KIEV, Ukraine — Ukraine's president said Sunday that intercepted radio and telephone conversations prove that Russia-backed separatists were responsible for firing the rockets that pounded the southeastern city of Mariupol and killed at least 30 people.
The attack on Mariupol, a strategically situated port city that had been relatively quiet for months, alarmed the West and looked likely further to aggravate relations with Russia.
Putting the blame squarely on Moscow, President Barack Obama said the U.S. would work with its European partners to "ratchet up the pressure on Russia."
European Union foreign affairs chief Federica Mogherini later announced that EU foreign ministers would hold an "extraordinary" meeting in Brussels on Thursday to discuss Ukraine. Diplomats said the U.N. Security Council would meet Monday afternoon on Ukraine.
Russian Foreign Minister Sergei Lavrov, speaking separately with Mogherini and U.S. Secretary of State John Kerry, told them the Ukrainian government bore responsibility for the latest military escalation, according to statements released by his ministry. Lavrov did not, however, directly address who had carried out the attack on Mariupol and said that it should be investigated.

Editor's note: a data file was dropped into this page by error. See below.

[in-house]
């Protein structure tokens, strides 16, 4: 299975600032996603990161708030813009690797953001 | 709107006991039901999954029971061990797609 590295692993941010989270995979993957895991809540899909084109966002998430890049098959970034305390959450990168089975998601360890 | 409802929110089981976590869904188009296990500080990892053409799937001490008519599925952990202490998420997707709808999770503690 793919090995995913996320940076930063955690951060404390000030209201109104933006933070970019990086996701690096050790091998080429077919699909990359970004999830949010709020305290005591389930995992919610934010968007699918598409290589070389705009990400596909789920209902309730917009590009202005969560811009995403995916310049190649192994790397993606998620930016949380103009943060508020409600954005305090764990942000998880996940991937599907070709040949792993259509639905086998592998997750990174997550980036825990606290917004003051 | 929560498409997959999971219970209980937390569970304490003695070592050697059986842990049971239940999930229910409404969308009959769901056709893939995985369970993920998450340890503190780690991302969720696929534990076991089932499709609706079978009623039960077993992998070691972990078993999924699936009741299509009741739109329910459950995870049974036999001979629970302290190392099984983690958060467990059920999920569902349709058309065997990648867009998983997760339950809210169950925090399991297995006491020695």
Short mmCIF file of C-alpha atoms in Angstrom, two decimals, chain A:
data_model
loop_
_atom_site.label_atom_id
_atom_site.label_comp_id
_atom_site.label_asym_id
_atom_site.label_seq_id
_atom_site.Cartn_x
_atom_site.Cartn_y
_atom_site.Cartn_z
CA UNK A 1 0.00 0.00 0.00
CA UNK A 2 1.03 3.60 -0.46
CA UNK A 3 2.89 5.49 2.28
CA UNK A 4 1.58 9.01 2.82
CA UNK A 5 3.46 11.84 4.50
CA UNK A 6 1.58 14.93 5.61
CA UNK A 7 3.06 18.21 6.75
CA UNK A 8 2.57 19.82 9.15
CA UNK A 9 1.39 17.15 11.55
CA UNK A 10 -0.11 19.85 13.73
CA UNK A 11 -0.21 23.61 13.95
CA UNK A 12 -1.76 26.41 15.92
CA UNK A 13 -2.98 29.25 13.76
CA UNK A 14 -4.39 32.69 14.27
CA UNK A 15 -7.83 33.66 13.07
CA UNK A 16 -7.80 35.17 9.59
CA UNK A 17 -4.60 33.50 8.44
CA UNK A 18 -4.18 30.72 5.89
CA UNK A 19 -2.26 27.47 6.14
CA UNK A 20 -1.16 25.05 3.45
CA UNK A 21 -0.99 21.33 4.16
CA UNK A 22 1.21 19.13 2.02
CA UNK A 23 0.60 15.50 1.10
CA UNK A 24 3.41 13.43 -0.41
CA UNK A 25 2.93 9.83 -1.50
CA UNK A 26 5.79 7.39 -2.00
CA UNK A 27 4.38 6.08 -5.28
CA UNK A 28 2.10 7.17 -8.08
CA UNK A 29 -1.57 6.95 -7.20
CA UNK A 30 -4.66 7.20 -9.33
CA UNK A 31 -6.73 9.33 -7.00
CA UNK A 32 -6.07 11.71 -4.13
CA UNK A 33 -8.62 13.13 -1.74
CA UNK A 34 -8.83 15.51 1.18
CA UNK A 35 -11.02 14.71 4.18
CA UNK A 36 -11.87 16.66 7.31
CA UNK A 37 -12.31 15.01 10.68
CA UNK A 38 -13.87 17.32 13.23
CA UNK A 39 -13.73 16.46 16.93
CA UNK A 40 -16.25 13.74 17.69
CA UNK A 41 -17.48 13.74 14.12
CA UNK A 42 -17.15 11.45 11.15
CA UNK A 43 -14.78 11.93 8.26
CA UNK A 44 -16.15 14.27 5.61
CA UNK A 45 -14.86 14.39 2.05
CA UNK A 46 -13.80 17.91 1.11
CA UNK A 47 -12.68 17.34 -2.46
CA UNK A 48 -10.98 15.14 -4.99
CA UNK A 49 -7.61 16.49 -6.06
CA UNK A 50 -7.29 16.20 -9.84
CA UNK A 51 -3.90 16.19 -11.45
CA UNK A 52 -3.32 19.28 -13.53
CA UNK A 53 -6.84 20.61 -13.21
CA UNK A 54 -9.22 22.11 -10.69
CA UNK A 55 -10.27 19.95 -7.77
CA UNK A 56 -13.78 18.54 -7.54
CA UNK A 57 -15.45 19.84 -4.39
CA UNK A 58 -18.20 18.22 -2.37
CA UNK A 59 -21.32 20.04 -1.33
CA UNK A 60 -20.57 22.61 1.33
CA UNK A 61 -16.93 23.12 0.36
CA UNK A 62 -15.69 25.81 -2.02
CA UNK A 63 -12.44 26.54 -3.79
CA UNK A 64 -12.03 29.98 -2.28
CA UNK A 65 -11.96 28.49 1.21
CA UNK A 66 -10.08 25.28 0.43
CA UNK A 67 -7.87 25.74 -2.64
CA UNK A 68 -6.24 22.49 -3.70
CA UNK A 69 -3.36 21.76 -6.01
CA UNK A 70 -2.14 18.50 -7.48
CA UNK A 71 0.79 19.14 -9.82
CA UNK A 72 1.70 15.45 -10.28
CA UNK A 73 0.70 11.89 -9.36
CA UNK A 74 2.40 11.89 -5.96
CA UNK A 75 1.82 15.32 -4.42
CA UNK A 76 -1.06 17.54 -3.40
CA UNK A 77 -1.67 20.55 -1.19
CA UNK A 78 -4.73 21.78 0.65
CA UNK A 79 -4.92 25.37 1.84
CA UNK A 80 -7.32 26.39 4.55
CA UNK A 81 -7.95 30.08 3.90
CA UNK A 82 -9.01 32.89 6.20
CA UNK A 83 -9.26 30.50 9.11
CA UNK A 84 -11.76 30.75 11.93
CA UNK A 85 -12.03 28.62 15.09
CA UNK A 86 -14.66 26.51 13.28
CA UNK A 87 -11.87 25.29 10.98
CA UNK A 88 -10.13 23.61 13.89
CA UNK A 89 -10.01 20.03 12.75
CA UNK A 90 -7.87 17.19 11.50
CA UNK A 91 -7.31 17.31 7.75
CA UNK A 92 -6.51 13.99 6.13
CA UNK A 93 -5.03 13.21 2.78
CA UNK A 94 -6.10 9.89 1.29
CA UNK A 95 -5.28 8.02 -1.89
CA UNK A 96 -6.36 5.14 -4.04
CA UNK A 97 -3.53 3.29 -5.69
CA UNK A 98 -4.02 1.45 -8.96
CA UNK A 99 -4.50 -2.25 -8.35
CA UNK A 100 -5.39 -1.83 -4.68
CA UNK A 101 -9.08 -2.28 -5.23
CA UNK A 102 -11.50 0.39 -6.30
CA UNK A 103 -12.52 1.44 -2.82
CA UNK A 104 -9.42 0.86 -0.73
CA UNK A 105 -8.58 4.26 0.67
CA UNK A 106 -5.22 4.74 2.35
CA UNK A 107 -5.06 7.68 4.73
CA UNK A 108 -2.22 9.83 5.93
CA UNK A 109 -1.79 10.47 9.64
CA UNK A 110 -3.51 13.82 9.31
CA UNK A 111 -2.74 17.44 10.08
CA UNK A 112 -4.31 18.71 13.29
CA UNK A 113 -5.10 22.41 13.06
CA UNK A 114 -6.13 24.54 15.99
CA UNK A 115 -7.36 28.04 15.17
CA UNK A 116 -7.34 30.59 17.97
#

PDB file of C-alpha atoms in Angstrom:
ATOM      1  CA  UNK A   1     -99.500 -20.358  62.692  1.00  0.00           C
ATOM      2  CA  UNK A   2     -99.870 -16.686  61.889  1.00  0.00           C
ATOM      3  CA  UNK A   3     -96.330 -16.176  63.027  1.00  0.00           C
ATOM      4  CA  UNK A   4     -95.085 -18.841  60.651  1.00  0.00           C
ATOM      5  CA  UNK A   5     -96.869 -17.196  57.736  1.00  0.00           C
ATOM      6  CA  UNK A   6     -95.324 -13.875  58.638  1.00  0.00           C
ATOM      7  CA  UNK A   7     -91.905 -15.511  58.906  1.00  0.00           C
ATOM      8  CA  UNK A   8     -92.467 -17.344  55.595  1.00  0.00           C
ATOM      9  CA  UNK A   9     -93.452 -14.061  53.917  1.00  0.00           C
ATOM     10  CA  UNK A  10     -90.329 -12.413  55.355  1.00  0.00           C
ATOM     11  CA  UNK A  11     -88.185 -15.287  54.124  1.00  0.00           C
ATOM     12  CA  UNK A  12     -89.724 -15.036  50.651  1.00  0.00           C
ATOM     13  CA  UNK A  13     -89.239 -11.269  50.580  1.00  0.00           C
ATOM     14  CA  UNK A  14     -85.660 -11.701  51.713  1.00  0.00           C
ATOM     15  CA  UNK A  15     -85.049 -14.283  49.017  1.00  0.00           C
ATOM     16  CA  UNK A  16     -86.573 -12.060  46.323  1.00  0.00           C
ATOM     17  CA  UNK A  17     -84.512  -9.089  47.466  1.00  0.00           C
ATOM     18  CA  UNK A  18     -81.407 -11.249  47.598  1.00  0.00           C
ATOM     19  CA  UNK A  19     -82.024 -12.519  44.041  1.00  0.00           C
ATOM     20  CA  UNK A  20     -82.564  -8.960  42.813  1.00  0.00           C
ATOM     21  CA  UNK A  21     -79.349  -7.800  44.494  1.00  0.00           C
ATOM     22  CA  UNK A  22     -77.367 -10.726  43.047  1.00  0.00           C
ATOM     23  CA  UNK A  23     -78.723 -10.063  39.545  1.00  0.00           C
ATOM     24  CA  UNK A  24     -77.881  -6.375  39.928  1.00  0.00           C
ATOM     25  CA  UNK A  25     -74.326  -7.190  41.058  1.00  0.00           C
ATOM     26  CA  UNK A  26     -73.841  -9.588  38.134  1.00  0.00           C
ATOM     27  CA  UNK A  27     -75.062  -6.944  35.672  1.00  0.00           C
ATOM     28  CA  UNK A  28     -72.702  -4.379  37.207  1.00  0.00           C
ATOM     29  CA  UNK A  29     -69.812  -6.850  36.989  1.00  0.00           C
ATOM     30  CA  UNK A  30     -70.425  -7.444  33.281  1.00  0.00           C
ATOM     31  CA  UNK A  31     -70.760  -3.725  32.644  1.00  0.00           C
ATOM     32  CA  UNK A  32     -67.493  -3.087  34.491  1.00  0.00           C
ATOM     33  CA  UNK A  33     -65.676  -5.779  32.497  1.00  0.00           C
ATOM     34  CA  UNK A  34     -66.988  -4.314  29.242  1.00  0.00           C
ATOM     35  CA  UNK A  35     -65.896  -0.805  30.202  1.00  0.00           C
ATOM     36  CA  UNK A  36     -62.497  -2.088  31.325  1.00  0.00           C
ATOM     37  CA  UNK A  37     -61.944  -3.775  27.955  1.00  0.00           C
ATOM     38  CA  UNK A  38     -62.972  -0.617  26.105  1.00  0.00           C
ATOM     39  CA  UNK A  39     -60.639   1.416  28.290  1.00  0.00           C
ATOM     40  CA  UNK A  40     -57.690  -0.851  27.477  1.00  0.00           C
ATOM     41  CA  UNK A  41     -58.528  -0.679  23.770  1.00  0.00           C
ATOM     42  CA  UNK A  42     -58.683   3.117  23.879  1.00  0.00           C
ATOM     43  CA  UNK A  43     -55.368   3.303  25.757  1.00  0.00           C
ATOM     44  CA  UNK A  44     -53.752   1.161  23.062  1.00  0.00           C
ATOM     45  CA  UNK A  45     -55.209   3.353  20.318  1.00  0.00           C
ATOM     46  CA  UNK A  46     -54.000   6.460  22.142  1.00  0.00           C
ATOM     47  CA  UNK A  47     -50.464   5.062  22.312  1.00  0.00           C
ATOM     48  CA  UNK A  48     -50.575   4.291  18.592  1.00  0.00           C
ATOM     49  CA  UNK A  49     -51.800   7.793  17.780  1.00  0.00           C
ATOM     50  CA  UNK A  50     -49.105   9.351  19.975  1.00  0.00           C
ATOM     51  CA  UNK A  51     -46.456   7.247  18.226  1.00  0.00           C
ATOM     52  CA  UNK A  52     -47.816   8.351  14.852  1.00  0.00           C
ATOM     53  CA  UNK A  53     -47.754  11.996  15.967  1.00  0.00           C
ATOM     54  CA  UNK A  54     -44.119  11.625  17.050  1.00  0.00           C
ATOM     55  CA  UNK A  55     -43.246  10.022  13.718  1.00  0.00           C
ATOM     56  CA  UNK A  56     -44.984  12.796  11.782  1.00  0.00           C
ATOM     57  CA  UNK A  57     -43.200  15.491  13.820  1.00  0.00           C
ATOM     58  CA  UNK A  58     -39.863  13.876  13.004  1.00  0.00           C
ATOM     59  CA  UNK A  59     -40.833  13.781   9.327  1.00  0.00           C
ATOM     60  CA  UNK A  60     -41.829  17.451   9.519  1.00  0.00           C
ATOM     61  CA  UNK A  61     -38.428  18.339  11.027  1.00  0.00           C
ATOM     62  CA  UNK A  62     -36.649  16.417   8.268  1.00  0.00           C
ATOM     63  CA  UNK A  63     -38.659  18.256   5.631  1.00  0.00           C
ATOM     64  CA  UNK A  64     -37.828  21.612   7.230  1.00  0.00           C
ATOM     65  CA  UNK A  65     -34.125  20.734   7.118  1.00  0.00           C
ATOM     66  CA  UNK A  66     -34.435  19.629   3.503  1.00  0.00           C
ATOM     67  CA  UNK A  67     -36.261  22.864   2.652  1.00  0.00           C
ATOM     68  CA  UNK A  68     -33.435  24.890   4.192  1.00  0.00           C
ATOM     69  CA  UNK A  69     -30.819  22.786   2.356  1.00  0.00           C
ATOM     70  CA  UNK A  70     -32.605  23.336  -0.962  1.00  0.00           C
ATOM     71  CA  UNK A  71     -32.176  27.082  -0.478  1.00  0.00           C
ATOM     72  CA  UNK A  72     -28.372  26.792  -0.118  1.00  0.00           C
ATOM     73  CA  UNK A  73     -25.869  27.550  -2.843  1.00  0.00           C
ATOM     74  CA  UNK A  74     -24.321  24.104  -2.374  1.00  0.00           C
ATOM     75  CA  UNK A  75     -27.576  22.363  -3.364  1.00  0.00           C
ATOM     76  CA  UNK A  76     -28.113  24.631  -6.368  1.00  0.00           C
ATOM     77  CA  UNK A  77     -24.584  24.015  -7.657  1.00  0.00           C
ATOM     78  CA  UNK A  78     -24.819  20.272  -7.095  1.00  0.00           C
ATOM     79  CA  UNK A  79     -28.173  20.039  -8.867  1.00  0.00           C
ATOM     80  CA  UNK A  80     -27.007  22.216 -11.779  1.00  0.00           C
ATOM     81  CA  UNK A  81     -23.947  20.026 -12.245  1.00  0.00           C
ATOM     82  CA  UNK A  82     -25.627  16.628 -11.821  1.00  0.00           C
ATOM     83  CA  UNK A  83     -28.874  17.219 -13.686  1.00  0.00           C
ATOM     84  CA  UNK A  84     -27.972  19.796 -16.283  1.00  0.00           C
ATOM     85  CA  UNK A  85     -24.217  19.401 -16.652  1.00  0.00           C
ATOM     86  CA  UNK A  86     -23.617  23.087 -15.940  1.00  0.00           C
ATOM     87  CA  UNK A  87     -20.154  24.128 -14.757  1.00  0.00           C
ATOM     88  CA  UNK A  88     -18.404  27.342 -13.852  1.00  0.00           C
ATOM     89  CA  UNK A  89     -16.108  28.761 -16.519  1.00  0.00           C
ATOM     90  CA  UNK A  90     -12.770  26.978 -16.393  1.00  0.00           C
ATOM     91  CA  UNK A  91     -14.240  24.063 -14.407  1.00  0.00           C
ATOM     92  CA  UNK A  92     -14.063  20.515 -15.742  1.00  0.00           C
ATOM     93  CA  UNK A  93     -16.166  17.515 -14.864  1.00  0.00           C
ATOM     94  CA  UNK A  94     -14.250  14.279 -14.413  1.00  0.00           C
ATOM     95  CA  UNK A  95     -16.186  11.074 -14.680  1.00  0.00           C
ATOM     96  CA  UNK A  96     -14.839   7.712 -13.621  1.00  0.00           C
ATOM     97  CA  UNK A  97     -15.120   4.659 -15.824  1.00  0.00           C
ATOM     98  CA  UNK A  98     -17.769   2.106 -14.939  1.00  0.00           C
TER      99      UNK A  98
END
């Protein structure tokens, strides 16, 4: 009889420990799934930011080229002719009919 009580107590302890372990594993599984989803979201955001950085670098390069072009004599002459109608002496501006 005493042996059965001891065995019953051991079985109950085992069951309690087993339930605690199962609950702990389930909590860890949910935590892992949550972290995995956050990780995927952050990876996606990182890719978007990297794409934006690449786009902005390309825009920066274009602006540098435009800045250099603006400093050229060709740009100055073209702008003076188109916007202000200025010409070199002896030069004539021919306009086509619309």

Separatist leader Alexander Zakharchenko initially announced that his forces had begun an offensive on the government-controlled city of Mariupol. But after the extent of civilian casualties became known, he backtracked and blamed Ukrainian forces for Saturday's carnage.
The rocket attack came a day after the rebels rejected a peace deal and announced they were going on a multi-pronged offensive against the Kiev government in Kiev in a bid to seize more territory. The rebel stance has upended European attempts to mediate an end to the fighting in eastern Ukraine that has cost at least 5,100 lives since April, according to United Nations estimates.
"The intercepted radio and telephone conversations, which were given to me by Ukraine's security services, irrefutably prove that the attack was conducted by the terrorists, who, unfortunately, are supported by Russia," President Petro Poroshenko said during an emergency meeting of his Security Council.
The Organization for Security and Cooperation's monitoring mission said Saturday that the Grad and Uragan rockets that hit Mariupol were fired from areas under rebel control. The OSCE said its Permanent Council would meet Monday in Vienna "in light of the rapid deterioration of the situation in eastern Ukraine."
In Mariupol on Sunday, emergency workers disposed of rocket fragments left by the attack. Police said two unexploded rockets were found in a bank and an apartment building.
U.N. refugee agency workers handed out blankets to people left homeless or without heat because of the shelling, which hit schools, homes and shops.
"The city is in shock," Mariupol resident Yelena Khorshenko said by telephone. "The streets are empty, and people are boarding up their windows and preparing for the worst."